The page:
Your Guide to Software Selection

Ambulatory EHR vs Inpatient EHR

The popularity of health information technology is rising at an ever-increasing rate, and EHR adoption is no different. This has medical practices, hospitals and healthcare businesses alike asking: “How do I know the difference between ambulatory EHR vs inpatient EHR?” You may benefit from implementing both of these systems, or you may only need one or the other. Knowing the differences between the two can help you choose your best-fit electronic health records (EHR) vendor. As such, here’s an overview of these two specific pieces of EHR technology:

Inpatient EHR

As you probably guessed, inpatient EHR systems were designed to manage inpatient data. Therefore, inpatient EHR systems are most commonly used by hospitals. From an IT perspective, a hospital isn’t a single entity, but rather a group of various departments and systems.

In the not-too-distant past, hospitals purchased and installed software designed for each specific department, e.g. the in-house lab department, the radiology department, billing systems and several others that perform various functions for the hospital. Each department had to separately print out the results for all the different patients they collected. In addition, data entry was done manually by each department, increasing the likelihood of duplicate or inaccurate data.

Many hospitals still lie in this challenging stage where they can’t get their systems to communicate with each other. As EHRs have grown more refined, they’ve become the hub that links each and every department. The lab, pharmacy, x-ray and many other departments required customization and integration. An inpatient EHR integrates these systems, sharing patient information between each of the various hospital departments, ensuring consistent data throughout the hospital.

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Ambulatory EHR

Ambulatory EHR, on the other hand, is designed for use in outpatient care facilities and smaller practices. In general, ambulatory EHR solutions are simpler than inpatient EHRs, because they deal with a single practice and its patients rather than the complex web of hospital departments that any one patient may interact with.

Ambulatory EHR systems have the advantage of making it easier for physicians to track a patient’s medical records and long-term care. Physicians use these systems to collect detailed, specific information about each patient, providing complete documentation of their personal health records. The history documented includes injuries, diagnoses, treatments, prescriptions, visits and much more. This comprehensive database helps physicians see the big medical picture, which in turn makes future diagnosis easier.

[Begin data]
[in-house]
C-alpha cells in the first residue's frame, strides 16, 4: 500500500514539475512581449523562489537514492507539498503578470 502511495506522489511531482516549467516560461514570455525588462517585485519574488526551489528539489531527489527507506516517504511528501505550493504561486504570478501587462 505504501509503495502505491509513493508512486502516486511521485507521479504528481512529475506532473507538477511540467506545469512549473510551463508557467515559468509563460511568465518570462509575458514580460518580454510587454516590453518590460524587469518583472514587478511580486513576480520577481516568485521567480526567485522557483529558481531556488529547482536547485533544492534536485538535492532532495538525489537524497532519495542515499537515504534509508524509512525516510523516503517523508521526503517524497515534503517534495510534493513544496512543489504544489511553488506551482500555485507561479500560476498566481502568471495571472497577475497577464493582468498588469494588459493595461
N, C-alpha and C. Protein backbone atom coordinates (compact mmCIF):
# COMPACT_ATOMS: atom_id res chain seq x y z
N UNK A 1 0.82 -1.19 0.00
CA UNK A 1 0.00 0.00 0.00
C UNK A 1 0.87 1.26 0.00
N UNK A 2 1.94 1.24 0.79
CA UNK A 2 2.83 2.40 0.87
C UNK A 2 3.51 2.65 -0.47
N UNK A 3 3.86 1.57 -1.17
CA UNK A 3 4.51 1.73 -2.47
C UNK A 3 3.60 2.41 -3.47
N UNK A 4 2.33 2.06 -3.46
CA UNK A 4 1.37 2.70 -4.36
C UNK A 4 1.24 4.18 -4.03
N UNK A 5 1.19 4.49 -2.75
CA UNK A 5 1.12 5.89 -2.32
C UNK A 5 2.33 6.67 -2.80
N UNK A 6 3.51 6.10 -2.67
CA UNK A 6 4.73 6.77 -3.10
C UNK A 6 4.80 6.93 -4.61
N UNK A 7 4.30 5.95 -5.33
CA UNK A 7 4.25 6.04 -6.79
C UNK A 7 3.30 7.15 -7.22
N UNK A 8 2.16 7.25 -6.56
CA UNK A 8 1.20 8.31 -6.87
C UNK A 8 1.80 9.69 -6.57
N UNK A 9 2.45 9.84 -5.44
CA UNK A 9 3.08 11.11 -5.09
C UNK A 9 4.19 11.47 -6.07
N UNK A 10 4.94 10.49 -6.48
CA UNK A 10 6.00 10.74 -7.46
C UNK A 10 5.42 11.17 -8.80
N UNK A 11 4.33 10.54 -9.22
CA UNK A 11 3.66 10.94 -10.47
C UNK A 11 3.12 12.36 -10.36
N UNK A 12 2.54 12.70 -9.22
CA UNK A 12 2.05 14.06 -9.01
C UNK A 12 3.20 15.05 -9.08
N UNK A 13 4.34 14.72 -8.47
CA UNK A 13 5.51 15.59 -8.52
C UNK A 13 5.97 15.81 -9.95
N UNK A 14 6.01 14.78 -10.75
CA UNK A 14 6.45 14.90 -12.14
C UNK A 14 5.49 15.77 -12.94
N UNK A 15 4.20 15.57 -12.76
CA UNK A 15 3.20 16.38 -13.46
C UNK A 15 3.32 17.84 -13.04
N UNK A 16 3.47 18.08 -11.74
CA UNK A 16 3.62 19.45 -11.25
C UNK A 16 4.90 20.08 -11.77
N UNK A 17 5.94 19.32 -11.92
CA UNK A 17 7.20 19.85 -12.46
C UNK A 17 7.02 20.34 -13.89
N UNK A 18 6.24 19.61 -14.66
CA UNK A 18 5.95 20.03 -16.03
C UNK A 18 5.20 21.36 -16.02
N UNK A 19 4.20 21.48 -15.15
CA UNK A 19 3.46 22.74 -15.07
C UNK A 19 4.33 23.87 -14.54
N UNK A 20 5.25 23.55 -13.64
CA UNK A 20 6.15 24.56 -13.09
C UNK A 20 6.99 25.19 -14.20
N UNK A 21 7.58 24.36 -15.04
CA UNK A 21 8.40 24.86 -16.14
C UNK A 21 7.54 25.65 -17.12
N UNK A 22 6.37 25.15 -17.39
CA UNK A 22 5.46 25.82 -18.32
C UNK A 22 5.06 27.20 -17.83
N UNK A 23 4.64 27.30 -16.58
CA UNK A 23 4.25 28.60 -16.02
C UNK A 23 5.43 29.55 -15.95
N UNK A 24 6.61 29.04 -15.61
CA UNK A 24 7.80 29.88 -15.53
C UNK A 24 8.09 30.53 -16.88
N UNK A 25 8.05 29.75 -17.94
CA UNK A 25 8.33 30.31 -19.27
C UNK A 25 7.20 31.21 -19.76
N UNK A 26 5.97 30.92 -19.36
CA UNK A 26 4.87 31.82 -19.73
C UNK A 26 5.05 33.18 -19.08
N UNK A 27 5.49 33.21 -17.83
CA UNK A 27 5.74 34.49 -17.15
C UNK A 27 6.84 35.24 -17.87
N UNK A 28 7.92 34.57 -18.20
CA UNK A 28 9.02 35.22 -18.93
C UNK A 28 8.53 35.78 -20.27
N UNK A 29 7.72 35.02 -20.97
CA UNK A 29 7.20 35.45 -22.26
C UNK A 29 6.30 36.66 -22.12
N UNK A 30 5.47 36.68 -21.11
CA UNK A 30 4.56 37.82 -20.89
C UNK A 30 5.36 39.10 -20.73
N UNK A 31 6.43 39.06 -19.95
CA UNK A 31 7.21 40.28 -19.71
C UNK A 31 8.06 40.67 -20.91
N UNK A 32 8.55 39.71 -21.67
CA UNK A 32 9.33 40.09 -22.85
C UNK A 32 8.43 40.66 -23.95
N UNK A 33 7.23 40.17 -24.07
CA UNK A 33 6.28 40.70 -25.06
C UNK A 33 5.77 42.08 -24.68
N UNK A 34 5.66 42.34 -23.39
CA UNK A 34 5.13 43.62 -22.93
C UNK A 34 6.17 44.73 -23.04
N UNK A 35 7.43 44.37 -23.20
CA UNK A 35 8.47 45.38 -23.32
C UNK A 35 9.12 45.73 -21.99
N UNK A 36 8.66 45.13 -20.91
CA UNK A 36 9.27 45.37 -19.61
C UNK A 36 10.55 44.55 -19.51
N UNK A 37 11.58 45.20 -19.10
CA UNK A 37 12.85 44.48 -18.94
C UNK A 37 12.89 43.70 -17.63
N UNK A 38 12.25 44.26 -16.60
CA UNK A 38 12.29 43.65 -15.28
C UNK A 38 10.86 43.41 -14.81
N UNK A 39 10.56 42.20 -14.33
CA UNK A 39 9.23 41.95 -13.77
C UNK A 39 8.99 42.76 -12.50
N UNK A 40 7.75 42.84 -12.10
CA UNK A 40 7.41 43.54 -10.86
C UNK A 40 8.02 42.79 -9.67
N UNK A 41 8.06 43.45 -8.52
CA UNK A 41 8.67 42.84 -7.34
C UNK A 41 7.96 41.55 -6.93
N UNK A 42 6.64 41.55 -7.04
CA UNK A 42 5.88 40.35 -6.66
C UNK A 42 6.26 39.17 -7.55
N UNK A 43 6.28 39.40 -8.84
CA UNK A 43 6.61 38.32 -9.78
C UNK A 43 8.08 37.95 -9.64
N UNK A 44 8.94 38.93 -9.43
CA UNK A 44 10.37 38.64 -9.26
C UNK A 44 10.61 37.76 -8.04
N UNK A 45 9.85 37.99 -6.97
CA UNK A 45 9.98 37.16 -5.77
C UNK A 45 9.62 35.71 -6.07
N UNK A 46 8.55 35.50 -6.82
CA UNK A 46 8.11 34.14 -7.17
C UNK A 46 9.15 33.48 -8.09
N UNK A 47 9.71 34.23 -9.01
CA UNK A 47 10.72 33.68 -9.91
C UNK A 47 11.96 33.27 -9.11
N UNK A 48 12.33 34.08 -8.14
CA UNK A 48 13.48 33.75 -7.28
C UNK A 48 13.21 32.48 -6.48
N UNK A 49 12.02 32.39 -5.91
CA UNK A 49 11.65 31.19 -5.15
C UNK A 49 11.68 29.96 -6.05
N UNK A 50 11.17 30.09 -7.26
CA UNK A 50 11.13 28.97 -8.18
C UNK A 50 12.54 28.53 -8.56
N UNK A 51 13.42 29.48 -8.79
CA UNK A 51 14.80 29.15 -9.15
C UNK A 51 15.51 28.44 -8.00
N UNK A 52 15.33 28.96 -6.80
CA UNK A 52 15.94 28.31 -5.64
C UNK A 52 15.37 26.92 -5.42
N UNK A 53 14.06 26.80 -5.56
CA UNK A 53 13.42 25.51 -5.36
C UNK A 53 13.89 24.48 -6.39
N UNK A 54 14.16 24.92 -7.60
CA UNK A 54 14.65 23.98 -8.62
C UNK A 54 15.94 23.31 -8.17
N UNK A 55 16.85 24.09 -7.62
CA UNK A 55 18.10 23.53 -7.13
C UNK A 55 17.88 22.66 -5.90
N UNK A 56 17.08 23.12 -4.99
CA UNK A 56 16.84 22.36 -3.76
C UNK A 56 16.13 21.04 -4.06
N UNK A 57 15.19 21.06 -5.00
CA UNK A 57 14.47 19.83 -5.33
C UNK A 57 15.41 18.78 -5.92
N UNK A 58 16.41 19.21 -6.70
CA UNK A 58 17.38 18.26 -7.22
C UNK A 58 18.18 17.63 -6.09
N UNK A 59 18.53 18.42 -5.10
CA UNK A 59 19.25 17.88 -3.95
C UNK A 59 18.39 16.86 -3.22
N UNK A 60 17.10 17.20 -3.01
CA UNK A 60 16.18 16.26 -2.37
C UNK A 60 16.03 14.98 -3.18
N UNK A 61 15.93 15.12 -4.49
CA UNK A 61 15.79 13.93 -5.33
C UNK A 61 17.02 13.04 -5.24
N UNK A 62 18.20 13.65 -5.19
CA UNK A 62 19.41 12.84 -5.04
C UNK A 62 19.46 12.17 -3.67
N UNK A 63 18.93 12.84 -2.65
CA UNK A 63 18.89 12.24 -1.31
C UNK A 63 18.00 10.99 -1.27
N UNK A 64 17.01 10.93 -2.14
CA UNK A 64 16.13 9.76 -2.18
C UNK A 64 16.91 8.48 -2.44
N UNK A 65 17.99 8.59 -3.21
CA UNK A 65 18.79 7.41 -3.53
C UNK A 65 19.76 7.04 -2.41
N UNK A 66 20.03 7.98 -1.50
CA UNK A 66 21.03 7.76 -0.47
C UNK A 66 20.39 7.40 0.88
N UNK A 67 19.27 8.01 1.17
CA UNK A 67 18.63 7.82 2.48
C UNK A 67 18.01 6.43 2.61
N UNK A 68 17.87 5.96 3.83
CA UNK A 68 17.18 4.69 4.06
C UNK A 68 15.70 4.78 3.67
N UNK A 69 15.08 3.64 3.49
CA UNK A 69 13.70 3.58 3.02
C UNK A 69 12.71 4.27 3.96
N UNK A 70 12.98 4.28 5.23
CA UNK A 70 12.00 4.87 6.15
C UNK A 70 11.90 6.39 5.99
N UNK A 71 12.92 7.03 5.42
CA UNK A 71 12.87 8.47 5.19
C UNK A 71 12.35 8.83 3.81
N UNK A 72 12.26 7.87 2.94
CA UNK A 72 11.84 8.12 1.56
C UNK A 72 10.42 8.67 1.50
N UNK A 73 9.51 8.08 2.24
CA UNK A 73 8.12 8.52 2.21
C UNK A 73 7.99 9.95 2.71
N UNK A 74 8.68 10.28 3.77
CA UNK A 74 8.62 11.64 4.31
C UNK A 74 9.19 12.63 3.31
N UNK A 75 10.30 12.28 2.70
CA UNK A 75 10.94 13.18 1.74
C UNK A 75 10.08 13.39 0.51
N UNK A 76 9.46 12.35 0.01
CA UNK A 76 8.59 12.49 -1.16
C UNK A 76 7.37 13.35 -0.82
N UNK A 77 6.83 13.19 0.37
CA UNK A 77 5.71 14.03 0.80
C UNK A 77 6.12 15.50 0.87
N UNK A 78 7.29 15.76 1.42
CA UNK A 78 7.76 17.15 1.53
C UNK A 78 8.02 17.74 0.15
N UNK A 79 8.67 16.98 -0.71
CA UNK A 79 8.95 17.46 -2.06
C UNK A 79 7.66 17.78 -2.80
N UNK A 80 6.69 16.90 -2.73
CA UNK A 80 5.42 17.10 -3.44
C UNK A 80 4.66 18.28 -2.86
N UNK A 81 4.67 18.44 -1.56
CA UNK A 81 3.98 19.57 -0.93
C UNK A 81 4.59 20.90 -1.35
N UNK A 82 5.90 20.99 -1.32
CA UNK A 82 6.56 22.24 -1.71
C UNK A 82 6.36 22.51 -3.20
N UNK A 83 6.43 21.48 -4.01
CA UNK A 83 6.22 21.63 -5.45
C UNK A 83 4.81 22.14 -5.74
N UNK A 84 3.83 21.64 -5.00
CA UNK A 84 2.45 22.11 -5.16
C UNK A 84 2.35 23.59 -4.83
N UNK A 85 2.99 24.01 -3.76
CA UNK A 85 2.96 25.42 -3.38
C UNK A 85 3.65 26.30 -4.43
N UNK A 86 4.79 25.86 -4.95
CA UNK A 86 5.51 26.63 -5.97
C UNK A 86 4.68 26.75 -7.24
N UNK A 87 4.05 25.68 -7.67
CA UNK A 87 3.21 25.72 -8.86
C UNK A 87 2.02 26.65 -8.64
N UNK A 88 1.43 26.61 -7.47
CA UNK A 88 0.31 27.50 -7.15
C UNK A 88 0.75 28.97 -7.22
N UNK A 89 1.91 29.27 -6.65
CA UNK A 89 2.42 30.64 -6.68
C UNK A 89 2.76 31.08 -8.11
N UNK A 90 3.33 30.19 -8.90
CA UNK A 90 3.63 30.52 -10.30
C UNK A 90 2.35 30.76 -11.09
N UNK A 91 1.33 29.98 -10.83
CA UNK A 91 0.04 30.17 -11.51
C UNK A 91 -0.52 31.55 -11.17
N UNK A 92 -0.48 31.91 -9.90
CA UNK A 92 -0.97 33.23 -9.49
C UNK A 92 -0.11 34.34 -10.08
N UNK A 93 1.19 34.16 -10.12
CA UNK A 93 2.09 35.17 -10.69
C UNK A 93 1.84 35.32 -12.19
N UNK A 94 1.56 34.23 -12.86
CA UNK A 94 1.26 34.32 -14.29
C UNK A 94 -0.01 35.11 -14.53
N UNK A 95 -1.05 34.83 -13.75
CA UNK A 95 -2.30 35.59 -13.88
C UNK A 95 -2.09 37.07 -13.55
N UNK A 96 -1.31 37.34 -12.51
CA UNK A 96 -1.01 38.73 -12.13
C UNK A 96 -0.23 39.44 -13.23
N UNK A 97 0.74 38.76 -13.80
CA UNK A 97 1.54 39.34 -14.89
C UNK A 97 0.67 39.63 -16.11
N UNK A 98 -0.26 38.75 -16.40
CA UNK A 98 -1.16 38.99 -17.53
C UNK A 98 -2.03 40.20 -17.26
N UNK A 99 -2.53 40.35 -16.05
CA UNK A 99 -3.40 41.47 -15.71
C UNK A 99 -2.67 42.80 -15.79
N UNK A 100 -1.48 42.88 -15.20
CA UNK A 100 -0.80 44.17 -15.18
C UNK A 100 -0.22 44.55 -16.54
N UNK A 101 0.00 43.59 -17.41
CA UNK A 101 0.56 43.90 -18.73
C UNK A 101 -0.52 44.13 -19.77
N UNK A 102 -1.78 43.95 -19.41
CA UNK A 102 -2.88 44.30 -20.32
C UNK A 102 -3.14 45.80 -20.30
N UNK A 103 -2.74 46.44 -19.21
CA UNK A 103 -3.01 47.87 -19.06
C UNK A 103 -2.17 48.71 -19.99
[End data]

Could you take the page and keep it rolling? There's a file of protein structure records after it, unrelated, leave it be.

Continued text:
For example, this capability makes patterns easier to see, which could reveal anything from a seasonal allergy to a serious problem that increased in frequency as time went on. Healthcare businesses have capitalized on this information by providing practices with patient portals. Integrating an ambulatory EHR solution with a patient portal gives patients access to their up-to-date medical records. In recent years, this has become more of a necessary EHR feature than a “nice-to-have” feature.

Varying Certification Criteria

Although both ambulatory and inpatient require certification, the criteria for each is different, as you might expect. Inpatient EHR certification focuses mostly on orders and medication management. The features required to fulfill this need include electronic medication administration records and medication reconciliation. Ambulatory EHR certification, on the other hand, requires more patient-centric capabilities. For example, ePrescribing, patient reminders, clinical summaries and timely access are just a few of ambulatory EHR certification requirements.

There are, however, several similarities between the two types of certifications. As with most healthcare systems, security and note taking are high priorities, as are drug-to-drug and drug-to-allergy interaction checks. Additionally, physician support in the form of computerized provider order entry (CPOE) and clinical decision support are required for both certifications.

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Ambulatory EHR vs Inpatient EHR: Which to Choose?

So after all this information, which system do you think will work best? If you’re a single practice, an ambulatory EHR system may be perfect. If you’re a part of a chain of practices, you could probably use either ambulatory or inpatient EHR. And if you’re a hospital or a chain of hospitals, you probably want to implement both. However, all that matters is what your particular healthcare business needs.

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